Since I started my current job a couple of years ago, I have on occasion received phone calls from people who want to buy Georgetown basketball tickets. When I get these phone calls, I explain that they've called the wrong number and give them the correct one. That number doesn't resemble my extension in the slightest, nor do any of the other athletic department numbers, so I began asking people where they got my number, thinking that perhaps the university had run an advertisement with the wrong number in it. Every single person I've asked has told me they got my number from 411. The university seems to think there is nothing they can do to help me with the problem.
It's been an ongoing issue, but one that hasn't bothered me particularly. Until a couple of weeks ago when I came in on a Monday morning to 14 messages on my voice mail requesting basketball tickets. I returned calls from people who had left messages that I could understand to give them the correct number.
I am amazed at how rude people are. I don't have to return calls when someone dials the wrong number, but I do it to be helpful (and because I'm afraid they'll call again). I explain who I am and why I'm calling and give them the correct number. Then they hang up on me. Either that or they just don't get it and can't figure out why I'm calling them back if I can't sell them basketball tickets.
The calls continue to come, and the callers always ask me "Is this Georgetown?" When I confirm that they've reached someone at Georgetown, they ask about basketball tickets. I give them the correct number, and then many of them hang up on me immediately without thanks. If I do catch them in time to ask where they got my number in the first place, they sound impatient as they tell me that they got it from Information. I'm not sure if they're bothered that Information gave them the wrong number, if they're annoyed that they have to take the time to answer my question, or if they think I ought to know where they got my number.
Others just seem amazingly dense. If they get my voice mail, which now explains that if they are trying to get basketball tickets they need to dial this other number, they leave a message anyhow. And if they reach me (or if I'm a sucker and call them back), they don't understand why I can't sell them basketball tickets. After all, I am at Georgetown, right? There must be something too complicated about dialing this other number I am trying to give them and something too complex about the idea that there are academic offices at a university that have absolutely nothing to do with the athletic teams. "I'm sorry, but I can't help you with getting tickets. You need to call this other number," I explain.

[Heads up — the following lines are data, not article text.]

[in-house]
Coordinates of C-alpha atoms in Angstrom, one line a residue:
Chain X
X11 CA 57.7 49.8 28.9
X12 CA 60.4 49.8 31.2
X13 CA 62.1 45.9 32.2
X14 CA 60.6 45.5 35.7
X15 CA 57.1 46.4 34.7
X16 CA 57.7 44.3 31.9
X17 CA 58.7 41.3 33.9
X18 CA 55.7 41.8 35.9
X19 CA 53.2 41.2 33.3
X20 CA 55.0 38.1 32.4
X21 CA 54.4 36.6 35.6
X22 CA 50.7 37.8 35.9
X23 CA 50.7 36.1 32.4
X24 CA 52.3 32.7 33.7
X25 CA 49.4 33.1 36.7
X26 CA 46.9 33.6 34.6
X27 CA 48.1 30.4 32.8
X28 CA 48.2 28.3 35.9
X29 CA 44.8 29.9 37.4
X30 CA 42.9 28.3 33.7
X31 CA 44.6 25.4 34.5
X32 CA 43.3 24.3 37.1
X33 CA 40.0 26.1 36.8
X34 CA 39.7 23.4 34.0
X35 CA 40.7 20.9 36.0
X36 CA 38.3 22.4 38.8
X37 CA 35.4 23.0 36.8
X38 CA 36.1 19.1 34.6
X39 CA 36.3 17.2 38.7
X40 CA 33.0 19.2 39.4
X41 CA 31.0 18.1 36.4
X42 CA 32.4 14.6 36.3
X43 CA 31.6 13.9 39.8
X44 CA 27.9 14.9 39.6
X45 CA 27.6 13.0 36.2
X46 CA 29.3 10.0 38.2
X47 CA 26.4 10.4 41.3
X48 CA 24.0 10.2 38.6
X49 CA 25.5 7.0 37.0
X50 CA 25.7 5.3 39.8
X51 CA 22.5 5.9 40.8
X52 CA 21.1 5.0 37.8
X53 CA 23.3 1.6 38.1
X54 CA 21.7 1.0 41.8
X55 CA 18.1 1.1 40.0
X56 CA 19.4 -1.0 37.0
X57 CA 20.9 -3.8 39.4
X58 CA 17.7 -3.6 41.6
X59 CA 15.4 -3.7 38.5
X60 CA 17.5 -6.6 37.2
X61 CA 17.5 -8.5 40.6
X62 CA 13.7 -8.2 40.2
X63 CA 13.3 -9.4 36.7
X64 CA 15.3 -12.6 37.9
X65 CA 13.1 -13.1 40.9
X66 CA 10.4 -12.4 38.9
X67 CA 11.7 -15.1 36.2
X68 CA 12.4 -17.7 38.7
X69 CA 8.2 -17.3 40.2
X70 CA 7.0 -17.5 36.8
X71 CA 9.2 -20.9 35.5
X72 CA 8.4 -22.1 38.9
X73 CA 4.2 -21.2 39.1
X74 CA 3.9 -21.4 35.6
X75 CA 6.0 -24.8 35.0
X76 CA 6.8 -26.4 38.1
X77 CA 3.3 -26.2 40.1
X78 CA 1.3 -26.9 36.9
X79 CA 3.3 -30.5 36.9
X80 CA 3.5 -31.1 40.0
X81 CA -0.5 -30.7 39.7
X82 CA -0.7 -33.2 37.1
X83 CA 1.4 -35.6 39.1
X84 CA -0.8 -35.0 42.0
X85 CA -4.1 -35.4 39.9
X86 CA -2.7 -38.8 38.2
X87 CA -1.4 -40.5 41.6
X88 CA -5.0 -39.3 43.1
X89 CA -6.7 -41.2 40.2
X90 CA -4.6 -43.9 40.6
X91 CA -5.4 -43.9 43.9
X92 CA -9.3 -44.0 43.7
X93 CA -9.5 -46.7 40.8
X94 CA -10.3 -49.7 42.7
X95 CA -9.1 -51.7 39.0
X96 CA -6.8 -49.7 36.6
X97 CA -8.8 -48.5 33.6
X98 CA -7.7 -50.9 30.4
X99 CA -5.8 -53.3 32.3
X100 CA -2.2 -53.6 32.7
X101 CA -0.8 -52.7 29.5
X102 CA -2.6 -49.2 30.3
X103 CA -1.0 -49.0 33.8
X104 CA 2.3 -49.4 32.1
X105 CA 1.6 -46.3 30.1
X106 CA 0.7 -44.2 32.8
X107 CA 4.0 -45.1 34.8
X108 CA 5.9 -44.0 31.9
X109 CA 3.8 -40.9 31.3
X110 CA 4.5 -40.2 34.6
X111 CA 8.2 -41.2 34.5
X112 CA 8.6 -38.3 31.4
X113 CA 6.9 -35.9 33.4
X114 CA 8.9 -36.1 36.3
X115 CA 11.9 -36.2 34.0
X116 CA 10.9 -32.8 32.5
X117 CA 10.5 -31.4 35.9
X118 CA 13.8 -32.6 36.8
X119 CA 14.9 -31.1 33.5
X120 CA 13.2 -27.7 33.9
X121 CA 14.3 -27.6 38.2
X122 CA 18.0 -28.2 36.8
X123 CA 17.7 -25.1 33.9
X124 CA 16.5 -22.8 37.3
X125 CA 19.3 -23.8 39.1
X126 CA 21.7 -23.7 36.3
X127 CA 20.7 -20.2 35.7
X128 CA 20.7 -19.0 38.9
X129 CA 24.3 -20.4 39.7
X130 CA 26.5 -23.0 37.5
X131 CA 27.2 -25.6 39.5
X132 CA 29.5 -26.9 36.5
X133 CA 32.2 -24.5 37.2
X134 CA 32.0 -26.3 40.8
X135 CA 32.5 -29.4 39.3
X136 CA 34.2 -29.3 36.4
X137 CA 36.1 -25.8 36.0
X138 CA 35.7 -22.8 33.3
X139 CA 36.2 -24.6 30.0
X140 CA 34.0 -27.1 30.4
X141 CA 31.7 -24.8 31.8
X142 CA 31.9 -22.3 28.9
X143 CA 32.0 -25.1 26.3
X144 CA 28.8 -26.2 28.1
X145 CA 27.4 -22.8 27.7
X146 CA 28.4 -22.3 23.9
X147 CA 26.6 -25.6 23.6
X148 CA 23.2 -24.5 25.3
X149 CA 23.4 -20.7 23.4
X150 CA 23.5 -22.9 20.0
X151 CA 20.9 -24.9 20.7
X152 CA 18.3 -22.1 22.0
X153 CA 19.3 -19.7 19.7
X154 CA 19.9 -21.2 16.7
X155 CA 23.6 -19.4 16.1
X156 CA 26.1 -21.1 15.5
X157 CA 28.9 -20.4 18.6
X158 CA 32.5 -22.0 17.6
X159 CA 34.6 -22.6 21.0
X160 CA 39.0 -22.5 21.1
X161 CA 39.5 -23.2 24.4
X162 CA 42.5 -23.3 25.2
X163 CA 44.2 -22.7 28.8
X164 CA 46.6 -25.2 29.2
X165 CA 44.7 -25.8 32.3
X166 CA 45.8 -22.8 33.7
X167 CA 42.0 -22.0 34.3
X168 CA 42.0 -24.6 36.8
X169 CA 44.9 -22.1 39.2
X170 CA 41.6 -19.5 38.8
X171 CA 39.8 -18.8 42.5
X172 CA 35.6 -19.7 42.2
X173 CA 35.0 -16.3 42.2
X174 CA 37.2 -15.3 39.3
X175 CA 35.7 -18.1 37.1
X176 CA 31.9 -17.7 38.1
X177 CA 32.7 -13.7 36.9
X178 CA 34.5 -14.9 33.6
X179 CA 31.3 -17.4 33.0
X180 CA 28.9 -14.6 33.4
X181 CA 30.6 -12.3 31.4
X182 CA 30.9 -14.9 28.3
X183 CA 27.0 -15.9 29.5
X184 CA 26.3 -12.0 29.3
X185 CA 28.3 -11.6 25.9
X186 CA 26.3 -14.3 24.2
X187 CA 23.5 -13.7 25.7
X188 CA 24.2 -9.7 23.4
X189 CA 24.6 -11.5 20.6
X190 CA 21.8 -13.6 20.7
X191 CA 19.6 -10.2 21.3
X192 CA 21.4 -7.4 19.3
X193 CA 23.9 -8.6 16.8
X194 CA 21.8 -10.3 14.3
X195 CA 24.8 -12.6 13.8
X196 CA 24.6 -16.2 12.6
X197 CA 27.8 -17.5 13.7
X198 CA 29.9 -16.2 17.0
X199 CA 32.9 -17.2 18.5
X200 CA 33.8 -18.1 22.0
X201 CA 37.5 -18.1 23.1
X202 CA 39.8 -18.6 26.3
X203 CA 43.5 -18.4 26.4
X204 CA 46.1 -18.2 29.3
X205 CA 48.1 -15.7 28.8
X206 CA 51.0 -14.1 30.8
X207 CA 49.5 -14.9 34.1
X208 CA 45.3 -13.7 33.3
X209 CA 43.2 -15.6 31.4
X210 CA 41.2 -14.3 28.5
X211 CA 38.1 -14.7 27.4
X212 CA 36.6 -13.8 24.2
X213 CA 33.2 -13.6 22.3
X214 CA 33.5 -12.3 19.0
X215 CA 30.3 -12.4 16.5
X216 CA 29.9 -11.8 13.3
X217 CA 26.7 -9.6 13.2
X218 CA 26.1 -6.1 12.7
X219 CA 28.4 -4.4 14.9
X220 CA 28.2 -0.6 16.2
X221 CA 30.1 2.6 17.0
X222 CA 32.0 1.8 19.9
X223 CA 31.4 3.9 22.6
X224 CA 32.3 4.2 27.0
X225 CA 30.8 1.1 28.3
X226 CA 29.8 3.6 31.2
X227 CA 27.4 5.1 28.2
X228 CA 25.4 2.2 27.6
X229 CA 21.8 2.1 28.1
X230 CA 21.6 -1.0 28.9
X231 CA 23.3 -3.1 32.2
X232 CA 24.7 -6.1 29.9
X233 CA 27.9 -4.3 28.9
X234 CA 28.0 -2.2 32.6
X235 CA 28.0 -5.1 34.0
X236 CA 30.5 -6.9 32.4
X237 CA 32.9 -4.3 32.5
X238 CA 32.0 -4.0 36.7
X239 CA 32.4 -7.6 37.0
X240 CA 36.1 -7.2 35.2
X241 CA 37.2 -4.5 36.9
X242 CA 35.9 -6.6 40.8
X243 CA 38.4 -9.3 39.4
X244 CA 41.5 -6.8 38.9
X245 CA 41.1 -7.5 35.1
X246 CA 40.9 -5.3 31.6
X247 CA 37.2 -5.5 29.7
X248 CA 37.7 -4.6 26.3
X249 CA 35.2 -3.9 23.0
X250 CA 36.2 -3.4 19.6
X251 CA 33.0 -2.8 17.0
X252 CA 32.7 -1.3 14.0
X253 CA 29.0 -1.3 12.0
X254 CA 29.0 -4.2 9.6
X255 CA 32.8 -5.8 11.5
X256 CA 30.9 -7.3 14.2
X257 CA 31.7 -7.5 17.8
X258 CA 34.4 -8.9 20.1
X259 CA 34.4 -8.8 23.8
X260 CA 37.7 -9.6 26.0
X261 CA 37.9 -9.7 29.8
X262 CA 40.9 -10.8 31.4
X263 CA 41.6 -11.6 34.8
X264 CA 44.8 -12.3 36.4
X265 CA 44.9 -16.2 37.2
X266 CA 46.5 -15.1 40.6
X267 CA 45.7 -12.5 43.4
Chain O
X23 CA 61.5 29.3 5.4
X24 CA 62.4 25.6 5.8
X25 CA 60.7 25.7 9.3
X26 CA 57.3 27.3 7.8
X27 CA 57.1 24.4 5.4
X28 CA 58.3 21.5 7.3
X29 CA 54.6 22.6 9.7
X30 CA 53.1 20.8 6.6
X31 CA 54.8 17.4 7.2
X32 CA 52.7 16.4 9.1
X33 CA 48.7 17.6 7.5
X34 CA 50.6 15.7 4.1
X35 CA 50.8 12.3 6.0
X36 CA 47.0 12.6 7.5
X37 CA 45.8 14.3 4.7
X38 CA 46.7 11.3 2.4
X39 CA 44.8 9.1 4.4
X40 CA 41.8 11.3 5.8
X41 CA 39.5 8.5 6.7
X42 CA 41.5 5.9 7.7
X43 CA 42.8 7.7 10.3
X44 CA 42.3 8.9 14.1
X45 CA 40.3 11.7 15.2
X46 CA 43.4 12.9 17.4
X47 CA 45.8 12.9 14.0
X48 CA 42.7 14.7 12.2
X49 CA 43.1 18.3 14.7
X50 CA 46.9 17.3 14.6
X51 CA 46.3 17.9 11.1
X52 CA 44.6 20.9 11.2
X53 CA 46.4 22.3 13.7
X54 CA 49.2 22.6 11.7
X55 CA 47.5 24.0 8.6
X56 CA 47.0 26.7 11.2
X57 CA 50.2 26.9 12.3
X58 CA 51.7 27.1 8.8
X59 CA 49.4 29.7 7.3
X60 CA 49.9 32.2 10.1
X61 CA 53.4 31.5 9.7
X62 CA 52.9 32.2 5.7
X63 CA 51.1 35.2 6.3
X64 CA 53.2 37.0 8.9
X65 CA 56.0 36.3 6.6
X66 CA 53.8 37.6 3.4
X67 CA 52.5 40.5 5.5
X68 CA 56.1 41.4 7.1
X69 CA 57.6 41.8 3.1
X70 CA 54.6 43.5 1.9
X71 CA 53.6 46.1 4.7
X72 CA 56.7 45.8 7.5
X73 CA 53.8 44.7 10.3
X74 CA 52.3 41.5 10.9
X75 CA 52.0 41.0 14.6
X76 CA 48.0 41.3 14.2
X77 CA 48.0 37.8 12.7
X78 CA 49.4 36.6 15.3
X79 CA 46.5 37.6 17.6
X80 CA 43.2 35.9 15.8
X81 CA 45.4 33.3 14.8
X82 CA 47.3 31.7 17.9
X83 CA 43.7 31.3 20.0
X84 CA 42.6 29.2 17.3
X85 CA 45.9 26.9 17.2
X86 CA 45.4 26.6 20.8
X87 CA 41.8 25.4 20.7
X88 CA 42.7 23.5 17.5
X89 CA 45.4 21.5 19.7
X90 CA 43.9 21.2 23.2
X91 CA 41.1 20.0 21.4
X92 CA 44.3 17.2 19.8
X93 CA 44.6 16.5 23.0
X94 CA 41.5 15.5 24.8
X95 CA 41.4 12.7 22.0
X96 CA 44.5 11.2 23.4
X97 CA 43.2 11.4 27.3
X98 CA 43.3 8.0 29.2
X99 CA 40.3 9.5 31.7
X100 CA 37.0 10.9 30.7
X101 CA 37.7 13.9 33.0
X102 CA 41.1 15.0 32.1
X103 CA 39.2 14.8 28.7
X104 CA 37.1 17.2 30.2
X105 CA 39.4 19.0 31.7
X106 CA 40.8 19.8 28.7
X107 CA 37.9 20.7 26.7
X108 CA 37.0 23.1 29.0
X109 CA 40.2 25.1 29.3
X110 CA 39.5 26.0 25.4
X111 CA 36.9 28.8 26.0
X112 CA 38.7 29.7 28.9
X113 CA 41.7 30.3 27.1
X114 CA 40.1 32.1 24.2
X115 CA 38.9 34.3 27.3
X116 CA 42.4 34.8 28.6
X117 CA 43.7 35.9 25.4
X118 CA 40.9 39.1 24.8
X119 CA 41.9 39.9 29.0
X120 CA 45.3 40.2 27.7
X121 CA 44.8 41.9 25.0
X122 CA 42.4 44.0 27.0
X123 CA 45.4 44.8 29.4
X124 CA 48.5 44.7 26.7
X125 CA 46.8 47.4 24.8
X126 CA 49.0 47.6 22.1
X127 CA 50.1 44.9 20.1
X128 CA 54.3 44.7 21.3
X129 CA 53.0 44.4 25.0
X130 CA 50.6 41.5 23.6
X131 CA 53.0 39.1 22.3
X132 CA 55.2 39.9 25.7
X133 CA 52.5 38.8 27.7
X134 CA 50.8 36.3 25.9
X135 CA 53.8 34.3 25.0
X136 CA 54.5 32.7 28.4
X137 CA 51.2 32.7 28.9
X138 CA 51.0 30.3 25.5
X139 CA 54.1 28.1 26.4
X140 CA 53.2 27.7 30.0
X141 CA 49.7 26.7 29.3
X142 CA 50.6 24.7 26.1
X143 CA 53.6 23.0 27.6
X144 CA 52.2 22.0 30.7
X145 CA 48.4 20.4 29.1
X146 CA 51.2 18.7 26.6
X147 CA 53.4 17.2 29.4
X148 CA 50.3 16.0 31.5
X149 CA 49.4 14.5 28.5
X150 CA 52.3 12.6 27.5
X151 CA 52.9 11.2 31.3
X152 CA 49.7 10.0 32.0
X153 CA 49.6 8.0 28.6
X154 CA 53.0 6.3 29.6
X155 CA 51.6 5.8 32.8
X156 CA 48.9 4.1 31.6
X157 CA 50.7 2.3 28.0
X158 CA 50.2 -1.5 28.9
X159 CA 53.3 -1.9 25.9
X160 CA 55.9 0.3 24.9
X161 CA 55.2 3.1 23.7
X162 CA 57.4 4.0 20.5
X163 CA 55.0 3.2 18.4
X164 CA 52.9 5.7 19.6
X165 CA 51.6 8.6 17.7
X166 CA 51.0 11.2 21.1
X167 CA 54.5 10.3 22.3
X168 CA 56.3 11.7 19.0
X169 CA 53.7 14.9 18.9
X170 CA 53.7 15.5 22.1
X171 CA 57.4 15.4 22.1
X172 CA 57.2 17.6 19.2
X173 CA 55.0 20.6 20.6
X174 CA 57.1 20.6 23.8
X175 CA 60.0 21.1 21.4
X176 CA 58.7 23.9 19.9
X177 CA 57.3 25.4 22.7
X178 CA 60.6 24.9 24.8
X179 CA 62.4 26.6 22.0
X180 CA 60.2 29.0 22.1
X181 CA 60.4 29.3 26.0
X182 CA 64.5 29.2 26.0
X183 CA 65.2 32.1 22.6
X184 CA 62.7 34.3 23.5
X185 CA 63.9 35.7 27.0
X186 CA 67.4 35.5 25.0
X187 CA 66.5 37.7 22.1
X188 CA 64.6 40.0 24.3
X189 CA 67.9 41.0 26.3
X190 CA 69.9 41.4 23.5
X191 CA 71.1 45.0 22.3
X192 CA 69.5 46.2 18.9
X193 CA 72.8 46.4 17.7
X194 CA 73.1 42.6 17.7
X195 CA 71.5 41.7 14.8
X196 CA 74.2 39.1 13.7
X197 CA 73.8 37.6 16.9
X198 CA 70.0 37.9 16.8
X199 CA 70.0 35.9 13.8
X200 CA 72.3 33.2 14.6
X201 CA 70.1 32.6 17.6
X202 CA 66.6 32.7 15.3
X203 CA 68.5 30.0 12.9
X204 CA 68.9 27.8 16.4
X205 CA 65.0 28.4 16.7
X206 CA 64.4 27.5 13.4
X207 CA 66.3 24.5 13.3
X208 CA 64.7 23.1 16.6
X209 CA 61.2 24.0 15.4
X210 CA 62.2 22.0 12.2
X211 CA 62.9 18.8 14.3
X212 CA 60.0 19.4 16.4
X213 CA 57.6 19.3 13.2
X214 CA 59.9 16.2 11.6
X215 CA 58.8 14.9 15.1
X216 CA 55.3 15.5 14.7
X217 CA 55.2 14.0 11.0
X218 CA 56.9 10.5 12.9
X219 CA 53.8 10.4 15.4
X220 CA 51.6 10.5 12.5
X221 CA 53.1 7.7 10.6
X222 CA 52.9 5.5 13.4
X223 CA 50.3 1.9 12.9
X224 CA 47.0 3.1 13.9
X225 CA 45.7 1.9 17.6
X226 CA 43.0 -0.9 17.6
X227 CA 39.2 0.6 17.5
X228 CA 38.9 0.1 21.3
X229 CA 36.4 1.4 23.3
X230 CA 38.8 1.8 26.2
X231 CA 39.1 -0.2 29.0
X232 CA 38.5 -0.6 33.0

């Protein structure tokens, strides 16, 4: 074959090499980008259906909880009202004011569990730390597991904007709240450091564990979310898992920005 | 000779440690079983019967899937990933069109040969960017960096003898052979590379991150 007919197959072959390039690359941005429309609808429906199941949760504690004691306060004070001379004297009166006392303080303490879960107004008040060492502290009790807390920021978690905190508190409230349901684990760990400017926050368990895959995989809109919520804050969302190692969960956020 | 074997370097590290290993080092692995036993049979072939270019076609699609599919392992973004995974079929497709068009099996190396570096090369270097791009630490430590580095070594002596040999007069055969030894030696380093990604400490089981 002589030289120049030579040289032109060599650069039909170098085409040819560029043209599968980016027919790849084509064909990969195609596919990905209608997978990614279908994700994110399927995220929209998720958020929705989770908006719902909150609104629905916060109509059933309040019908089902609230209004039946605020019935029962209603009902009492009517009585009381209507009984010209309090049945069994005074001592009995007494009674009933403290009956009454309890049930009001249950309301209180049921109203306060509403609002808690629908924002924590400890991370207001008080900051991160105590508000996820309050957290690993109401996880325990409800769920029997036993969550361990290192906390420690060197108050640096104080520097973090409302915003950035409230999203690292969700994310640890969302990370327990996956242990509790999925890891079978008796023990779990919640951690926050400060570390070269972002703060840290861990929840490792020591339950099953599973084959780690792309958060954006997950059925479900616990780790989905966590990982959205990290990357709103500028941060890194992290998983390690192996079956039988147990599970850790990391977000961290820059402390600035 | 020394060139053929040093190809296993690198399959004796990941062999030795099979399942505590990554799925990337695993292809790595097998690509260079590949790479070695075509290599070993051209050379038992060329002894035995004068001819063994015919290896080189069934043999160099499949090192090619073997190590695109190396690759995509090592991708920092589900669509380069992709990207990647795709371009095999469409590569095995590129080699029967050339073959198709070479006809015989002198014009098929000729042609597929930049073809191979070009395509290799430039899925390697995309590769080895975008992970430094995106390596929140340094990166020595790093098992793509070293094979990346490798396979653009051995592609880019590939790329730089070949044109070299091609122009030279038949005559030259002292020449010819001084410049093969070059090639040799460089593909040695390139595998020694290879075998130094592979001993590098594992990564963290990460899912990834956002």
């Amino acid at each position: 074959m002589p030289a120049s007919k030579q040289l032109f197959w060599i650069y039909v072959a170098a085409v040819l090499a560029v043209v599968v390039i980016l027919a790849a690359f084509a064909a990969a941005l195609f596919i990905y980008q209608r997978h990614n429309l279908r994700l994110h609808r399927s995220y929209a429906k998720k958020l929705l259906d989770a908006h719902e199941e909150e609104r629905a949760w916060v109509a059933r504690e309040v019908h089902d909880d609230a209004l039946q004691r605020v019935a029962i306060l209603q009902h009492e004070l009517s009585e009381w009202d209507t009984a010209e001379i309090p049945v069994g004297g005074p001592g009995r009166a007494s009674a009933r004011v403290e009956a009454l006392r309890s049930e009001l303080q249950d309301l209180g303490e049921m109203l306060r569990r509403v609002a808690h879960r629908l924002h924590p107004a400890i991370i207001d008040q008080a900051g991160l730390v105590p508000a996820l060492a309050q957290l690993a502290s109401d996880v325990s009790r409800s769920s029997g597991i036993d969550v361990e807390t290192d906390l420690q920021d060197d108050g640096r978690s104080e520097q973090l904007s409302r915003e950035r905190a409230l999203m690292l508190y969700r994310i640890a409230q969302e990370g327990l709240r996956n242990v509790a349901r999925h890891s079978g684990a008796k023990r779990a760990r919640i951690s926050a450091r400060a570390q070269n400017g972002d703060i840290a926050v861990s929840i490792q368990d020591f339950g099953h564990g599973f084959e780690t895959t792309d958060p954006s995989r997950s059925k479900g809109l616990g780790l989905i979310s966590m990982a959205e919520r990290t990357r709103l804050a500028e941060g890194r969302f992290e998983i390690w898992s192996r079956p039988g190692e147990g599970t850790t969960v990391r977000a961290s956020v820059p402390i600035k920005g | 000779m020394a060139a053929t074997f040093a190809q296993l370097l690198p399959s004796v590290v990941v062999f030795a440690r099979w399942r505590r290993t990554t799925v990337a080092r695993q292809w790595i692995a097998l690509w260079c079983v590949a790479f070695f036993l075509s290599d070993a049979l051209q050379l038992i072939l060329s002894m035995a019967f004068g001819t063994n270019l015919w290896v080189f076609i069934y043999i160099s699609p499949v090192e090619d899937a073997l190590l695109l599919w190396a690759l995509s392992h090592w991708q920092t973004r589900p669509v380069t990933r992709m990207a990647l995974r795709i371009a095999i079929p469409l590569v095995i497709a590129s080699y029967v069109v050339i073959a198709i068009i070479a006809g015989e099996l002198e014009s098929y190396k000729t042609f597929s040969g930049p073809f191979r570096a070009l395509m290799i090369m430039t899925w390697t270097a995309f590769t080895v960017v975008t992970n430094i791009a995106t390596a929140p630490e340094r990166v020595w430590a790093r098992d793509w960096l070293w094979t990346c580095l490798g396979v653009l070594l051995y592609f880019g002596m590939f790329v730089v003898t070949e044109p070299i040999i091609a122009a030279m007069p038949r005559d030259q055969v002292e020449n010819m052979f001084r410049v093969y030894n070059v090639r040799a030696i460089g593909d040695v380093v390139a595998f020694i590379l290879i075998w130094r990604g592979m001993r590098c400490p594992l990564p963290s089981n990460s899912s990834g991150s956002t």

"But aren't you at Georgetown?"
"Yes, but I'm at a research institute. I have nothing to do with the athletic department."
"Well, who do I need to talk to?" I give them the number again.
I just had a new experience, which was more on the rude side of things than the dense side. I gave the correct number to someone who called. She hung up on me, and I guess called the correct number. I'm thinking she was told she had to mail something in, because she called me back a few minutes later. "Is this Georgetown?" she asked again. I confirmed that it was and started to explain again, but she interrupted me: "What's your zip code?" I gave it to her and she hung up on me again.
It would be wrong of me to try to sell tickets to the next caller, wouldn't it? I imagine taking their credit card info, telling them where their seats are, and giving them an imaginary confirmation number to take to the will-call office. I would only do it to the people who keep insisting that I help them after I give them the right number. I wish I could think of a way to do it to the people who hang up without saying thank you.